I have been dancing since I was a little girl.  My Dad would play the piano and I would go crazy twirling and stomping my feet. I took Jazz Ballet as a teen, though I was not very good at it. Ballroom Dancing with my husband was extremely fun but when it got too serious, my husband lost interest.

Once our kids were in school, I decided to head back to school and become a fitness trainer. Learning to teach aerobics was a way that I could work with music and use my passion to help people get fit. In 2010, I attended my first line dance class as a student and I have been hooked ever since.

In the picture above, I had just finished leading a fund raising group through several line dances and because it was also my birthday, I was presented with a cake!  Ester thought I needed some on my face.

I am amazed at the reaction I receive when I say that I teach line dance. Most people think of country music and cowboys and laugh.

First, though I love country music, I use all sorts of music to get my students moving. My skill lies in breaking out of the mold and changing things up the way I think it will work best. Therefore I teach what I think will help my students to be successful and keep them coming back for more. My goal after all is get people out of their chairs, moving.

Sherri, one of my passionate line dance students, gave me an article she found entitled, “Dancing Makes you Smarter,” by David Avocado Wolfe.  He suggests that dancing reduces the risk of dementia more than many other common exercise options. He also lists many of the reasons why dancing is good for us:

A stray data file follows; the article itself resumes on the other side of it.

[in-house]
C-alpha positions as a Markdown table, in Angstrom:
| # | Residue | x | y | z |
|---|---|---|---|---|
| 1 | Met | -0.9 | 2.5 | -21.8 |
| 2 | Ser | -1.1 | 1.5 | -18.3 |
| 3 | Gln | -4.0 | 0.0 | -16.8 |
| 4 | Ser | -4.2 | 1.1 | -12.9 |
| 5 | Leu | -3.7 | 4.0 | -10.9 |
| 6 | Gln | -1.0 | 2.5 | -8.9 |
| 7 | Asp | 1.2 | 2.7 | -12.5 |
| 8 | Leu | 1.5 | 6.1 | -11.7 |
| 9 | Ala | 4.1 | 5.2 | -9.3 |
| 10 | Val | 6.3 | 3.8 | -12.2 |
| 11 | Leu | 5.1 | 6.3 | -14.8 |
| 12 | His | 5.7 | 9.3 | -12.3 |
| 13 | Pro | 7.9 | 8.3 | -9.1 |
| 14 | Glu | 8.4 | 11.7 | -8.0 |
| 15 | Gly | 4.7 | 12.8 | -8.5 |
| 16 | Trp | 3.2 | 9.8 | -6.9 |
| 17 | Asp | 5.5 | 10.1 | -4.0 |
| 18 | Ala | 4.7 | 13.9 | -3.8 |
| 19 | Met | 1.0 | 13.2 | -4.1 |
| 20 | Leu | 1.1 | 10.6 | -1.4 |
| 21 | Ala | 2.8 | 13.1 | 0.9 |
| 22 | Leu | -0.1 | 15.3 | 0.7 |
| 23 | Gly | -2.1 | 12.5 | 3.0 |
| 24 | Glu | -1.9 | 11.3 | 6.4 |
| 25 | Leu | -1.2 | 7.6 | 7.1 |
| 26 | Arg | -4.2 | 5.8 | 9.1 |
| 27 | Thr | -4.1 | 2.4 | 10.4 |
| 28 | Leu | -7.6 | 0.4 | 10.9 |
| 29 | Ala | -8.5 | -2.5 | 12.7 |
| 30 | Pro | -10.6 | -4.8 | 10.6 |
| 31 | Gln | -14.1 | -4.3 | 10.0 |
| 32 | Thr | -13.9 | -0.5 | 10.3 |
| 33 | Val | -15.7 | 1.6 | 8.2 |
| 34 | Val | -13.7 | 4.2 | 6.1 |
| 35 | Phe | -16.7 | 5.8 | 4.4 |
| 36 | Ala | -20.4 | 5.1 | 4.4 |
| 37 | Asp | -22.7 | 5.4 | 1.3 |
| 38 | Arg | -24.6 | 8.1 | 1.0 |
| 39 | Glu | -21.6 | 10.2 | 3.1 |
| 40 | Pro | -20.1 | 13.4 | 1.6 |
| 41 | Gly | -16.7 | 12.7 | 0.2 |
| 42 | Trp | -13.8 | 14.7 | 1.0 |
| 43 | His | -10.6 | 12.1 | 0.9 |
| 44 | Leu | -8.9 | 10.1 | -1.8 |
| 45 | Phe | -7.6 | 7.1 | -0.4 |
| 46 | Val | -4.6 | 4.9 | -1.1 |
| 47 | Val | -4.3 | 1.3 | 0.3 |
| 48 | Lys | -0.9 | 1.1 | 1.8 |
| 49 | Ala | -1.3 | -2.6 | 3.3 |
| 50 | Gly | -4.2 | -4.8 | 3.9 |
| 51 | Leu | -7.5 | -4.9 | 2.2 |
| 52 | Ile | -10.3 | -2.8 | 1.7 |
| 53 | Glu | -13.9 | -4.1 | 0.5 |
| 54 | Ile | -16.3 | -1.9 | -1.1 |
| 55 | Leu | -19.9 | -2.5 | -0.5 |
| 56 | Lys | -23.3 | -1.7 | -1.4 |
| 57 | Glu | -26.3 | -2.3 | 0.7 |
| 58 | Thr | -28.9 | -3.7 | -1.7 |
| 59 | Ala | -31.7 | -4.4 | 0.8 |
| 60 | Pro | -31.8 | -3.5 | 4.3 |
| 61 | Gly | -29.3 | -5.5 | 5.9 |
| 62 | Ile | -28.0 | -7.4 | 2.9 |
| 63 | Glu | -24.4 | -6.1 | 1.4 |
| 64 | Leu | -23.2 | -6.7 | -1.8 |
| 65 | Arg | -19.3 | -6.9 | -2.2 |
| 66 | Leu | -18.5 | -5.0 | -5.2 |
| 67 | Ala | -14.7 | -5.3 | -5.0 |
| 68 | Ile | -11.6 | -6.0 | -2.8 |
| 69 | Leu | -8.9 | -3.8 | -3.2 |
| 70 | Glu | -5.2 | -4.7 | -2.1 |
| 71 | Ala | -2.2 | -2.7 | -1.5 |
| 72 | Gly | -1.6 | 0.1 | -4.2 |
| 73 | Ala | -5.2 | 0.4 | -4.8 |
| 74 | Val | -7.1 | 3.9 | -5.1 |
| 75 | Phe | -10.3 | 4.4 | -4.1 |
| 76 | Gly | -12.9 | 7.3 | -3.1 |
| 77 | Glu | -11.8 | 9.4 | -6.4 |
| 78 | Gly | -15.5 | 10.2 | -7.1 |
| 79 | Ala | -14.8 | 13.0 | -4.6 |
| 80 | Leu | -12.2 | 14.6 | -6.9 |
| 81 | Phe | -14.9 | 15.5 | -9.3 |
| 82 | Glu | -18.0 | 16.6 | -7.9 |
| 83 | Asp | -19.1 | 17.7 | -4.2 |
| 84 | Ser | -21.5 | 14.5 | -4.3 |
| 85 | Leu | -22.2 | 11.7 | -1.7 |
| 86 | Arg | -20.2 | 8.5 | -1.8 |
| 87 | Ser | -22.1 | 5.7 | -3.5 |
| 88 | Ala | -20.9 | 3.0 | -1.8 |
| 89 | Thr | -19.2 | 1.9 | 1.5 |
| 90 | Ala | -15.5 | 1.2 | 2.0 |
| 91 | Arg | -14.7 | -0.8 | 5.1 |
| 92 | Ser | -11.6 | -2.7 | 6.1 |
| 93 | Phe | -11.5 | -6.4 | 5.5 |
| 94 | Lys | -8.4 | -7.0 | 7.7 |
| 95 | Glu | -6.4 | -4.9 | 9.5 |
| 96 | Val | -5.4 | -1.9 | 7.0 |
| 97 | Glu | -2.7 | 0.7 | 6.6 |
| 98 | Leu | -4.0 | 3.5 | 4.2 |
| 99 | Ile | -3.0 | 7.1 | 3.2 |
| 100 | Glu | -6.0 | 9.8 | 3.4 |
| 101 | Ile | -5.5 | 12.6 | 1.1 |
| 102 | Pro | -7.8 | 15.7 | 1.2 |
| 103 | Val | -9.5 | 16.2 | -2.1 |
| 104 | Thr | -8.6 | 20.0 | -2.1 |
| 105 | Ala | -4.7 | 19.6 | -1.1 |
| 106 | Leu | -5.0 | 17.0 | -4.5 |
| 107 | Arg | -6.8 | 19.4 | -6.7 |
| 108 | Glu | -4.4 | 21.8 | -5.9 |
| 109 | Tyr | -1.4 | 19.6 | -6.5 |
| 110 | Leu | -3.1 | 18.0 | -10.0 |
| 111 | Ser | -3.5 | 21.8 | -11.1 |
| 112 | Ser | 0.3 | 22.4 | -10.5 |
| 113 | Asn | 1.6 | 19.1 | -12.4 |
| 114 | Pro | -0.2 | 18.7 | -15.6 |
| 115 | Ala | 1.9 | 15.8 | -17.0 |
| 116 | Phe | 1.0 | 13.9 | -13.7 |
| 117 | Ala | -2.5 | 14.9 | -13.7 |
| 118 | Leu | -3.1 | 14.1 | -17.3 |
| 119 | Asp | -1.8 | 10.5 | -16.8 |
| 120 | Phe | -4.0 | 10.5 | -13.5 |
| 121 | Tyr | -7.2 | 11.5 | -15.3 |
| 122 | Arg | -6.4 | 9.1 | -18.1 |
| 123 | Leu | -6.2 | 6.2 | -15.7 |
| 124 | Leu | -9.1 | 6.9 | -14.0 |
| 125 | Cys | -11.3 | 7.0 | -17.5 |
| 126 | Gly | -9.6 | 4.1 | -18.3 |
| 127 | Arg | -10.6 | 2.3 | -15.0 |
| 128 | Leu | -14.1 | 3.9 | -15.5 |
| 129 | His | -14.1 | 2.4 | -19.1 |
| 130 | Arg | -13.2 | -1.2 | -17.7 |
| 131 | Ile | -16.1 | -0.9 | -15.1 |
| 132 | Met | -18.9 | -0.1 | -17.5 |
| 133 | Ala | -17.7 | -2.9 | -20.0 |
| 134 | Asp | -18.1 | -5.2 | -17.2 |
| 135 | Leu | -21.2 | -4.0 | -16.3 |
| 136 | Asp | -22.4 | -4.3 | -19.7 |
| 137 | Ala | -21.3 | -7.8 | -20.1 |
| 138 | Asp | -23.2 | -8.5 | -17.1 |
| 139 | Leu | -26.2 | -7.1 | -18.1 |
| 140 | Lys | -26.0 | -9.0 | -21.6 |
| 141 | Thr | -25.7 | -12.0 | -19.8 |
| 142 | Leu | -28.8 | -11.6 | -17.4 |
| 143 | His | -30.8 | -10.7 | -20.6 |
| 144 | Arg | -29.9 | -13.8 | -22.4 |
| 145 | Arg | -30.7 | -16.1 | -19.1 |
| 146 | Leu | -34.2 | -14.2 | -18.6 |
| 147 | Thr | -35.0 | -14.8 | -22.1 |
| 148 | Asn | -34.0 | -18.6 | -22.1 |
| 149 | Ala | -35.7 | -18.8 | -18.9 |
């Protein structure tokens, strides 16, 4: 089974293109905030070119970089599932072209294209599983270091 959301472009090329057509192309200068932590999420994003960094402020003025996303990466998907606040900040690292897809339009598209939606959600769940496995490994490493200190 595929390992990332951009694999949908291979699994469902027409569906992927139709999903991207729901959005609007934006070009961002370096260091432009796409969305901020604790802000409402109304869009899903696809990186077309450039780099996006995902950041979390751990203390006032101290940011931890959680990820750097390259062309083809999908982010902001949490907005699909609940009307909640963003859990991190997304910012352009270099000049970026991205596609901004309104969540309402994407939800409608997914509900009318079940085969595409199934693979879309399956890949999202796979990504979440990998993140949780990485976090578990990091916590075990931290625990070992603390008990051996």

-Reduces stress and depression
-Increases energy and serotonin
-Improves flexibility, strength, balance and endurance
-Strengthens bones
-Increases mental capacity through cognitive processes

I can only tell you what I have learned in teaching dance.

I find that my Level 2 and 3 line dance classes have incredible balance and fabulous memory. When they first started years ago, it was hard for them to remember 32 count dances, and now they are able to remember 64 count patterns with tags and re-starts all while smiling and moving and laughing. The improvement in memory and the ability to move and think fast is amazing! My students range in age from 50 to 70 years old.

If you have never tried line dance, I suggest you find a class and give it a try, men and women alike. You do not need a partner and the moves are given to you, all you have to do is remember them! You will laugh and you will have fun. 

And if line dance is not your cup of tea, find any dance class that may be calling your name or put on some music in your living room and boogie.

Have a great day.
Beth